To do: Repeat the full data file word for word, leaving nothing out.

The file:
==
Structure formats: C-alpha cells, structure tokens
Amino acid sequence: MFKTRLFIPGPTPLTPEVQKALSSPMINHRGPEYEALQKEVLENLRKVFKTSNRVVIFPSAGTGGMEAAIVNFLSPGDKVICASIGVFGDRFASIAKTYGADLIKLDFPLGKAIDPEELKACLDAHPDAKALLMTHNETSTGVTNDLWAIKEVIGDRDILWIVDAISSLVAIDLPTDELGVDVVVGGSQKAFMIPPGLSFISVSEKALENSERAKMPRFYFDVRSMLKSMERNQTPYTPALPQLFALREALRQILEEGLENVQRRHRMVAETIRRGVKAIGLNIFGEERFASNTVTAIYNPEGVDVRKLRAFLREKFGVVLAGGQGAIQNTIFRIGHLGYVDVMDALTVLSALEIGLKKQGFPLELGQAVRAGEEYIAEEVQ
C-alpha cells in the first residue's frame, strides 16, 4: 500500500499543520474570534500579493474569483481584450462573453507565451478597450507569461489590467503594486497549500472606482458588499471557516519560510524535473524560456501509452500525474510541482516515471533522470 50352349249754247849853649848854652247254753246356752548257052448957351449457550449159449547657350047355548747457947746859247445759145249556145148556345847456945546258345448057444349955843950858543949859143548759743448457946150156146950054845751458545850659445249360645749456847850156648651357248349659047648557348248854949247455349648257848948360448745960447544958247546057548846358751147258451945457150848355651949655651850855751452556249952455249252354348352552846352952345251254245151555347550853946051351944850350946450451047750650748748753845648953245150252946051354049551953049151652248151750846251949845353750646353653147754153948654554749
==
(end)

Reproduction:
Structure formats: C-alpha cells, structure tokens
Amino acid sequence: MFKTRLFIPGPTPLTPEVQKALSSPMINHRGPEYEALQKEVLENLRKVFKTSNRVVIFPSAGTGGMEAAIVNFLSPGDKVICASIGVFGDRFASIAKTYGADLIKLDFPLGKAIDPEELKACLDAHPDAKALLMTHNETSTGVTNDLWAIKEVIGDRDILWIVDAISSLVAIDLPTDELGVDVVVGGSQKAFMIPPGLSFISVSEKALENSERAKMPRFYFDVRSMLKSMERNQTPYTPALPQLFALREALRQILEEGLENVQRRHRMVAETIRRGVKAIGLNIFGEERFASNTVTAIYNPEGVDVRKLRAFLREKFGVVLAGGQGAIQNTIFRIGHLGYVDVMDALTVLSALEIGLKKQGFPLELGQAVRAGEEYIAEEVQ
C-alpha cells in the first residue's frame, strides 16, 4: 500500500499543520474570534500579493474569483481584450462573453507565451478597450507569461489590467503594486497549500472606482458588499471557516519560510524535473524560456501509452500525474510541482516515471533522470 50352349249754247849853649848854652247254753246356752548257052448957351449457550449159449547657350047355548747457947746859247445759145249556145148556345847456945546258345448057444349955843950858543949859143548759743448457946150156146950054845751458545850659445249360645749456847850156648651357248349659047648557348248854949247455349648257848948360448745960447544958247546057548846358751147258451945457150848355651949655651850855751452556249952455249252354348352552846352952345251254245151555347550853946051351944850350946450451047750650748748753845648953245150252946051354049551953049151652248151750846251949845353750646353653147754153948654554749